Saturday, March 6, 2010
Which Came First, the Snail or the Slug?
I'm glad I'm not a cat because it is said "curiosity killed the cat." Shortly after posting my favorite slug photo yesterday, I came across this one of a garden snail. My mind was flooded with questions as if they arose from some source outside myself. Does the word "snail" sound as exotic to the Frenchman as the word "escargot" apparently does to us? I remember once satisfying the curiosity of my very good physics class in Colorado years ago by preparing escargot over the Bunsen burners in our lab. There was an interesting juxtaposition of odors as the Homemaking Department was next door and they happened to be baking a cake that day. Our different odors were being exchanged through the ventilator system.
My curiosity then switched back to my question of today, Which came first?... We know that snakes evolved from lizards who lost their legs. The fossil record makes that very clear, plus we can find the evidence of lost legs in the boa family in the remnants of a pelvic girdle buried in their hind quarters - although I guess that term no longer applies. We also know that whales evolved from land-dwelling tetrapods. They too have the remnants of a pelvic girdle, among many other bits of evidence. So, I did a little internet research, and, it appears that shells have come and gone a number of times in the history of gastropods. Today, not only do gastropod shells come in all shapes and sizes, but there are borderline species with very tiny visible shells or shells buried beneath the skin so they outwardly resemble slugs. A fascinating feature of the snails with exposed spiral shells is that most are right-handed (dextral) while others are left-handed (sinistral). That brings to mind the association of dextrous with dextral and sinister with sinistral, but don't get me started....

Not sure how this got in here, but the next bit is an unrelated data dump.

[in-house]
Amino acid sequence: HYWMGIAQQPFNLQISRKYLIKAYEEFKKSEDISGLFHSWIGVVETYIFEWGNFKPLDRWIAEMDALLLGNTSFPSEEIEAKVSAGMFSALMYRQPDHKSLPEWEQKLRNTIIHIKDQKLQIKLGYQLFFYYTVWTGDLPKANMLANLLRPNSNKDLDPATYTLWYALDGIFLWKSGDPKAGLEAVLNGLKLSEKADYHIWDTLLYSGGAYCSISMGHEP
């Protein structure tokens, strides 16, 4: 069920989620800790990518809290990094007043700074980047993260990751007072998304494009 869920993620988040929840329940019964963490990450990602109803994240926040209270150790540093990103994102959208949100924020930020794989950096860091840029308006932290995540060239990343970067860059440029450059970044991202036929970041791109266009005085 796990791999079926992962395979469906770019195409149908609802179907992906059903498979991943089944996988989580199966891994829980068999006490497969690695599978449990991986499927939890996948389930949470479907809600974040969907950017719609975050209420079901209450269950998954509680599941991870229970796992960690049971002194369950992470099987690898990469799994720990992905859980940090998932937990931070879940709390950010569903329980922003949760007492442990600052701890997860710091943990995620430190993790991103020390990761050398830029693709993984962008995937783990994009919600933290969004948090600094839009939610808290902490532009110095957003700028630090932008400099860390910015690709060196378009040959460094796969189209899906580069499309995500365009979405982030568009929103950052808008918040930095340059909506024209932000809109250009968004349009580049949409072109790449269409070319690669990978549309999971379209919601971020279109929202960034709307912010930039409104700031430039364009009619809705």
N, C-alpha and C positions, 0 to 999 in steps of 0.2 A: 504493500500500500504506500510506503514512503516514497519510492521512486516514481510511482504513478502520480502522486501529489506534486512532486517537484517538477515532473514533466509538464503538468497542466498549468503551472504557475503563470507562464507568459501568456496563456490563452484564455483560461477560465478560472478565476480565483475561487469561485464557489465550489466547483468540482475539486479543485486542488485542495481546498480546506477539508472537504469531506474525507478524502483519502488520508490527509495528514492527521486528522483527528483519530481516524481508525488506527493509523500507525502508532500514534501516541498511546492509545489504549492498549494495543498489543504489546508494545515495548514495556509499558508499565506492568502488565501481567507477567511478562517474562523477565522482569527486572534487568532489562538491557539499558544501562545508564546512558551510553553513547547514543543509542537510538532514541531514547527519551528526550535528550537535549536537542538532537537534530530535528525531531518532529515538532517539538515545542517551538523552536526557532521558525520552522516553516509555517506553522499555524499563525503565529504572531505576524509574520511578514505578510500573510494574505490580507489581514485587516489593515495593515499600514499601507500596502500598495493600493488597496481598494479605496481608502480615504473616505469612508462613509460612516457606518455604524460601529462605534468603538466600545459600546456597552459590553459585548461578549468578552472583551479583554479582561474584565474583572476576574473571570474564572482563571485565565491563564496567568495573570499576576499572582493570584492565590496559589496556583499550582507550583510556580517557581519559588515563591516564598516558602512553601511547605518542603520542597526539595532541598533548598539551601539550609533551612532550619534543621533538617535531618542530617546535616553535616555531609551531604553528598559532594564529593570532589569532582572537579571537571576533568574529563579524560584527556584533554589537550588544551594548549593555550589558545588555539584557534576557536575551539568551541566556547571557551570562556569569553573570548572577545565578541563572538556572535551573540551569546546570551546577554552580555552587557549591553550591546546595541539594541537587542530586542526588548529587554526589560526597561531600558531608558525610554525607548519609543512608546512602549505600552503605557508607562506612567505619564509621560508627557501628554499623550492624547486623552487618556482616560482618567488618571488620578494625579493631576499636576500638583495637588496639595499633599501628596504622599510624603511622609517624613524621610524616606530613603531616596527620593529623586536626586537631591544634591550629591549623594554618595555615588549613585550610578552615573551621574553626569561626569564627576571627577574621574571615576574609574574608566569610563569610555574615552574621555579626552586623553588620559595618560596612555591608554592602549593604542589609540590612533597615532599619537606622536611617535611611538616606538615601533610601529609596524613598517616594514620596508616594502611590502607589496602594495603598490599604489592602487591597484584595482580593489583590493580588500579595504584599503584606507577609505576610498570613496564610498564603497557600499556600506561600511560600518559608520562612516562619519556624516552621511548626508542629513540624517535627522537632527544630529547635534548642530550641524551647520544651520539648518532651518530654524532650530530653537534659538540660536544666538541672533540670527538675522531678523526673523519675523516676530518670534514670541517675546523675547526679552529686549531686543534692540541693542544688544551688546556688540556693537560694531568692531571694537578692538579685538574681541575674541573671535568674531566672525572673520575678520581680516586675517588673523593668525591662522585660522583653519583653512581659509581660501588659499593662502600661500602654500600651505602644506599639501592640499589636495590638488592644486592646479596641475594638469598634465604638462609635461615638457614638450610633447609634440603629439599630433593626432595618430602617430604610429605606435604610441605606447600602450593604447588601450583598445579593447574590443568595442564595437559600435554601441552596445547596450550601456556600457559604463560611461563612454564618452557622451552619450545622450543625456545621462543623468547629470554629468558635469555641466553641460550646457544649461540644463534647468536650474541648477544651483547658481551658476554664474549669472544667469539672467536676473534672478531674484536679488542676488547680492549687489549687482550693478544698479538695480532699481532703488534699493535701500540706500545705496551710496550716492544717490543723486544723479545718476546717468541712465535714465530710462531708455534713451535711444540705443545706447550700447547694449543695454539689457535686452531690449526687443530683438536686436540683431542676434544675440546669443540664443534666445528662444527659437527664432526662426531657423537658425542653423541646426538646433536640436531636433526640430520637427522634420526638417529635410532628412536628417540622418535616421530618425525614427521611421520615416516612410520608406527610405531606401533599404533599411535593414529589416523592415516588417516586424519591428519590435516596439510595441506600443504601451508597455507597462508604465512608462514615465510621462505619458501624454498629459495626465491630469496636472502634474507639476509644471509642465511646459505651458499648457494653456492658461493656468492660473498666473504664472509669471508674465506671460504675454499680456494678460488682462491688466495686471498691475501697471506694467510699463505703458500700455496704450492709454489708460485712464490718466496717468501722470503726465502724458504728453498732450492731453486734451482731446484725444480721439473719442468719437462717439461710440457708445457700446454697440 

I almost forgot why I included the photo of the tiny frog in this discussion. What struck me is that this tiny vertebrate with its complete anatomy that includes virtually all of the organs we humans have is smaller than one digit of the person holding it! Makes me ponder the relative sizes of things - giant beetles and grasshoppers vs. very tiny fish and amphibians. I have memories of seeing a very large frog eat a very tiny bird, a small mammal, and a golf ball. In the case of the latter, I gently pushed the lump in his stomach forward to relieve him of this non-food, then he promptly ate it again! Next time you get a chance to watch a frog swallow, especially a large frog, watch carefully and you will see how it uses its eyes to swallow. Thoughts to explore on another day.